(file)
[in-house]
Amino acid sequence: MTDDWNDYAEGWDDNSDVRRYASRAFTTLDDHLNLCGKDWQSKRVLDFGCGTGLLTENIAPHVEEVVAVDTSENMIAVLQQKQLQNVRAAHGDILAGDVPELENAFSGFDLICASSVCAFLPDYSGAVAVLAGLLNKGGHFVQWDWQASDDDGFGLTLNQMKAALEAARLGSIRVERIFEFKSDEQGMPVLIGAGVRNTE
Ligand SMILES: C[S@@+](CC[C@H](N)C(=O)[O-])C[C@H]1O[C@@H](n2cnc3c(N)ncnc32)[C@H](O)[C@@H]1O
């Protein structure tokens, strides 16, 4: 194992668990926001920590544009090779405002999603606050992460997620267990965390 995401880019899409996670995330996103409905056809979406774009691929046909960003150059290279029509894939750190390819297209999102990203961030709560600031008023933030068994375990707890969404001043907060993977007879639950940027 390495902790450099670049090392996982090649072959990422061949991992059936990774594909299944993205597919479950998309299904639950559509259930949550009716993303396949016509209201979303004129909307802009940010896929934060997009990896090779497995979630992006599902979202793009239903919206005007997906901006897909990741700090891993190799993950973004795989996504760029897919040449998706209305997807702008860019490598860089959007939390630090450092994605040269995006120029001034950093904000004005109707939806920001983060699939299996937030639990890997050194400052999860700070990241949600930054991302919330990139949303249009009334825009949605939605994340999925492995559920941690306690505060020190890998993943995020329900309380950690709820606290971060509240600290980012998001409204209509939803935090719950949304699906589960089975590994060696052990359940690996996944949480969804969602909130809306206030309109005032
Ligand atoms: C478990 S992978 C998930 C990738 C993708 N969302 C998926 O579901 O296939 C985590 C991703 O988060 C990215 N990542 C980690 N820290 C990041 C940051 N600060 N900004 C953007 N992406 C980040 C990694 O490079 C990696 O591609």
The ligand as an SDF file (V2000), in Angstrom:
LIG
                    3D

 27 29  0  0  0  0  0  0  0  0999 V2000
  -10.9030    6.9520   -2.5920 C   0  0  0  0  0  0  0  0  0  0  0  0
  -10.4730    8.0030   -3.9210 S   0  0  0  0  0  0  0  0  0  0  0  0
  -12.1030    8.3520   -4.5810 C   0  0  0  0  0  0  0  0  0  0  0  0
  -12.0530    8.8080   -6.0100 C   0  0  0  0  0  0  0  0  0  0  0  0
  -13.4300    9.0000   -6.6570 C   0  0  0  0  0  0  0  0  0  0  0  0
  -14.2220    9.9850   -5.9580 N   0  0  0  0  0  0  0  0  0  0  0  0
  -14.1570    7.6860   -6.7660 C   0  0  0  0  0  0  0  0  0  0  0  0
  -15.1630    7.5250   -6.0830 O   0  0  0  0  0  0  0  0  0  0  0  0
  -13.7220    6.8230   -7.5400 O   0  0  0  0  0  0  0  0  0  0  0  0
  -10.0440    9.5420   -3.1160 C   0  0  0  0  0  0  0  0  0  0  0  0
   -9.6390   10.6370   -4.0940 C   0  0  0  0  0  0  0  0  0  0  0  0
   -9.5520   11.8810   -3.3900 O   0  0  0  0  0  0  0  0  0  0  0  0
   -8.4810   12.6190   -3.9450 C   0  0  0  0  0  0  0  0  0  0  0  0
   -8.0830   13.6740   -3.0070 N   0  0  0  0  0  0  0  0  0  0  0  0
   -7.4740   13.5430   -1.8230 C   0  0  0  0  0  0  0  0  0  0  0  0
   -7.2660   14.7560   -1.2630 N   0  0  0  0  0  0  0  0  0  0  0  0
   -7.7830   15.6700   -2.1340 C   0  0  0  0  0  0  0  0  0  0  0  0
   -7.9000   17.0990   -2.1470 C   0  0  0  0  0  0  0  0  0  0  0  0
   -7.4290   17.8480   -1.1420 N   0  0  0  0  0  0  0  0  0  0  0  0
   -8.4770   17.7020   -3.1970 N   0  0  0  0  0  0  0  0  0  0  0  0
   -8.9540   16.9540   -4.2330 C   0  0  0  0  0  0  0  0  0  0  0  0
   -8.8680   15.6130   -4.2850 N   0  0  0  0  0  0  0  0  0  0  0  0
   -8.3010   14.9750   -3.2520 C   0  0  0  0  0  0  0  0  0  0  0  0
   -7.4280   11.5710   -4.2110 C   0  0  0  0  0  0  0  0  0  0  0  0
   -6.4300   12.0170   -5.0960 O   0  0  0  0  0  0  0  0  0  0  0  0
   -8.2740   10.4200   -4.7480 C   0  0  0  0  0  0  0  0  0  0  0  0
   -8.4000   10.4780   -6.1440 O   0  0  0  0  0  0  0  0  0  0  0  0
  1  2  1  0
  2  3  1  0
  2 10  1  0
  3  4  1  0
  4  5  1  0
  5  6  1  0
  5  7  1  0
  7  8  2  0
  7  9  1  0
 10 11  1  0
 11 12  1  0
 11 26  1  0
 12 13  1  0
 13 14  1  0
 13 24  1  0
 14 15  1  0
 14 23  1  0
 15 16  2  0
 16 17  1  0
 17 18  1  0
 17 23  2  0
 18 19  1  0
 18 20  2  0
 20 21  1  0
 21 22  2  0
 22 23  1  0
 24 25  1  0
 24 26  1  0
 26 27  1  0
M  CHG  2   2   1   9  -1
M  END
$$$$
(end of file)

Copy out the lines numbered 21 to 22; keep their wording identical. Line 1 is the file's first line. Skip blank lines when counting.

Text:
   -9.5520   11.8810   -3.3900 O   0  0  0  0  0  0  0  0  0  0  0  0
   -8.4810   12.6190   -3.9450 C   0  0  0  0  0  0  0  0  0  0  0  0